Stalin’s Romeo Spy is a good book about espionage and life at the working level in Stalin’s intelligence services. A journalist as well as an academic and the writer of a large number of fiction and nonfiction works, Draitser tells a good story, knows how to bring characters and situations to life, and moves the tale along quickly enough to keep readers interested. Unlike in many other biographies of spies, there is little padding. Draitser assumes his readers are familiar with the politics and history of interwar Europe and the Soviet Union and does not go into long explanations of events. He also avoids excusing Bystrolyotov’s amoral behavior, which at times, Draitser rightly says, descended into the sociopathic.
Draitser is uniquely qualified to write this biography. Draitser was born in the USSR, where he met Bystrolyotov as an old man and where he interviewed him and was given access to his papers. After immigrating to the United States in 1974, Draitser earned a Ph.D. from UCLA in Slavic Languages and Literatures. In his years in the United States, he has produced an impressive collection of published works, fiction and non-fiction. He now teaches at Hunter College in New York City. Draitser’s work on this biography—and indeed his collection of published material—reveal him to be a conscientious scholar and researcher. For this book, he seems to have mined the available sources—including declassified KGB files—thoroughly. But, as Draitser acknowledges, the Russian files are incomplete, and he often has to rely on either his interviews with Bystrolyotov or the retired spy’s memoirs to tell his story.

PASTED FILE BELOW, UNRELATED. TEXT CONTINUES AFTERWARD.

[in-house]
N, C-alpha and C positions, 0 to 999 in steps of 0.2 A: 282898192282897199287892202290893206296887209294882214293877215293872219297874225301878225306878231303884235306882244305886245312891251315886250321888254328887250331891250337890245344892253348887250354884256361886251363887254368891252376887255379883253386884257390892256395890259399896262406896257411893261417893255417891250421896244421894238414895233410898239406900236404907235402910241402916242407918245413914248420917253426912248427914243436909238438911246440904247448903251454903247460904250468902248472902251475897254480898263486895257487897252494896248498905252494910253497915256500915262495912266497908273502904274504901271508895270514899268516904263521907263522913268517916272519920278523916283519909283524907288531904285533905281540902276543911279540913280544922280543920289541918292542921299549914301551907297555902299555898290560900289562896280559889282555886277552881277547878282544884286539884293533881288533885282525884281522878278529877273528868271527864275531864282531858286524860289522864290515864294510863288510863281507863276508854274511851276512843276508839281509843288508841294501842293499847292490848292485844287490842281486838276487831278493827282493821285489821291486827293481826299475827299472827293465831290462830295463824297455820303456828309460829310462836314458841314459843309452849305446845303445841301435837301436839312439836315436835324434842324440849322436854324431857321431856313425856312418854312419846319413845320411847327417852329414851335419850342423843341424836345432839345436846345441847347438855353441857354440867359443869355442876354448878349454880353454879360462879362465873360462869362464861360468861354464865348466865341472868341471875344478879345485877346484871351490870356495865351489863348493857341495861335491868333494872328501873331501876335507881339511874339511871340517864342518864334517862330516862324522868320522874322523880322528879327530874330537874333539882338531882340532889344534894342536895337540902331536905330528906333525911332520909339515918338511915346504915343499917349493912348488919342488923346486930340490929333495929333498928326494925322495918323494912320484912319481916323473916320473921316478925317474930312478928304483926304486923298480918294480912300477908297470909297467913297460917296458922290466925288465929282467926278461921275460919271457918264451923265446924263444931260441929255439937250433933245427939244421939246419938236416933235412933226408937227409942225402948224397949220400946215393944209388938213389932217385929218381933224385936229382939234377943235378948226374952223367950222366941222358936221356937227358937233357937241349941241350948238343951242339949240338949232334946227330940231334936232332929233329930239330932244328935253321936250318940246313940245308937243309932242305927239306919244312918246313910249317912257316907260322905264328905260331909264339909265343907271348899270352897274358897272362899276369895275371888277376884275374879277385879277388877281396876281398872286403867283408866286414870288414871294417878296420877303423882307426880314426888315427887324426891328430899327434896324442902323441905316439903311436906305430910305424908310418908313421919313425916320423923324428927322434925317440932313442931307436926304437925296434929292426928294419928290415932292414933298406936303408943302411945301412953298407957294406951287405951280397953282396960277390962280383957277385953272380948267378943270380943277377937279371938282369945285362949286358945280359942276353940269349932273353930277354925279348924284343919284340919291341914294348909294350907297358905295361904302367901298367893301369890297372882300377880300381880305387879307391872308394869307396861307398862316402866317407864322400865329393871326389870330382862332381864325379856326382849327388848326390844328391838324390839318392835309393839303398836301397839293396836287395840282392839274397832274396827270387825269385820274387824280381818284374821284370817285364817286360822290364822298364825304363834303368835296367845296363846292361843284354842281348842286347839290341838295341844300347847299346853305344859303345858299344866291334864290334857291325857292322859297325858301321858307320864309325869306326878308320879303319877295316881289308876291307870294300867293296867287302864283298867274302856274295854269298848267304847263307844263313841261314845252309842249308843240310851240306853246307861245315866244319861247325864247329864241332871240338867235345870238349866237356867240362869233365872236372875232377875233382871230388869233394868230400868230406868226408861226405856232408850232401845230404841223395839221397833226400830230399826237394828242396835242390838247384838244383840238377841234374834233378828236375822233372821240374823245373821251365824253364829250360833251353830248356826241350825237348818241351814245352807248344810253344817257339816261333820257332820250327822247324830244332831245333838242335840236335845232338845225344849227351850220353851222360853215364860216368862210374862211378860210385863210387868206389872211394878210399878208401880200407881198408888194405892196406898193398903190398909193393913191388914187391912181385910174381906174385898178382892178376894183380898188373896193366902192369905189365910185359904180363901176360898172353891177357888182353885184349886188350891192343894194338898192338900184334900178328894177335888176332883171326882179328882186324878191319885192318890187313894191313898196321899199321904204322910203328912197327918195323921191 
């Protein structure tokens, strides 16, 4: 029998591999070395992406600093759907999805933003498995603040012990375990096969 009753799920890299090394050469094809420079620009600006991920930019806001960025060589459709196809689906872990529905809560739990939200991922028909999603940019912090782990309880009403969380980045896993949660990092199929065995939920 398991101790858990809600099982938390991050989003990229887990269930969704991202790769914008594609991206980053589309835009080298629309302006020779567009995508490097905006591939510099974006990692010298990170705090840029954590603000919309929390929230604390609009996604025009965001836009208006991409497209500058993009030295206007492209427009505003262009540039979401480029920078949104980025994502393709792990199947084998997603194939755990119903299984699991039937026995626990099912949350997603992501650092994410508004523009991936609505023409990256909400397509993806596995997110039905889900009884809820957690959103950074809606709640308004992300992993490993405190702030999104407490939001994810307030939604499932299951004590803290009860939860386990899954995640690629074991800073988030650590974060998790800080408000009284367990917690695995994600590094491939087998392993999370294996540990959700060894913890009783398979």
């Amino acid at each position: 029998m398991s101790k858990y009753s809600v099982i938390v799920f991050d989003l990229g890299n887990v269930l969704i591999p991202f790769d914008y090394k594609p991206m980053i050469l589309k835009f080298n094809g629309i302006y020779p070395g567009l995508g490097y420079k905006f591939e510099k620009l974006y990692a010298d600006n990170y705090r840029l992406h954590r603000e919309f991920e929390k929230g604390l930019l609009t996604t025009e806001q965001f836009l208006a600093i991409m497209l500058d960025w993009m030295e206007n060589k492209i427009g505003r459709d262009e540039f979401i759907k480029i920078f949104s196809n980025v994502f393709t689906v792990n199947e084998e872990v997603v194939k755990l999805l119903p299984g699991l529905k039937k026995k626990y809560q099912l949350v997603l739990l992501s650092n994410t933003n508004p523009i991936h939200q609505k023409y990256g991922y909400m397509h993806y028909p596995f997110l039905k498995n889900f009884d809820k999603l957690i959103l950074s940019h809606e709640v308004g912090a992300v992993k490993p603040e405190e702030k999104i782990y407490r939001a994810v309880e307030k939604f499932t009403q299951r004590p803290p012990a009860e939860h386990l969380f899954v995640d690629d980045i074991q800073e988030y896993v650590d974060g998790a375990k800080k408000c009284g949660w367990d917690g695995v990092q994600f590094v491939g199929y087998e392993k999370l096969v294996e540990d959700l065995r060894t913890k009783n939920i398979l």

As an example of historical and intelligence scholarship, therefore, Stalin’s Romeo Spy needs to be read with a careful, critical eye. First, it is not clear that Bystrolyotov’s versions of events are reliable. One wonders if the old illegal charmed Draitser into believing some improbable stories. For example, Bystrolyotov told of his work in the Gulag as a camp medic, a position he claimed to have obtained he had attended medical school in Zurich. Nowhere in the 150 pages Draitser devoted to Bystrolyotov’s time in Europe does he mention such schooling. Moreover, there is the question of how a spy as busy as Bystrolyotov would have had the time to go to medical school. In another instance, Draitser describes how Bystrolyotov carried out sophisticated medical research in a makeshift camp laboratory—an implausible story told without supporting source notes.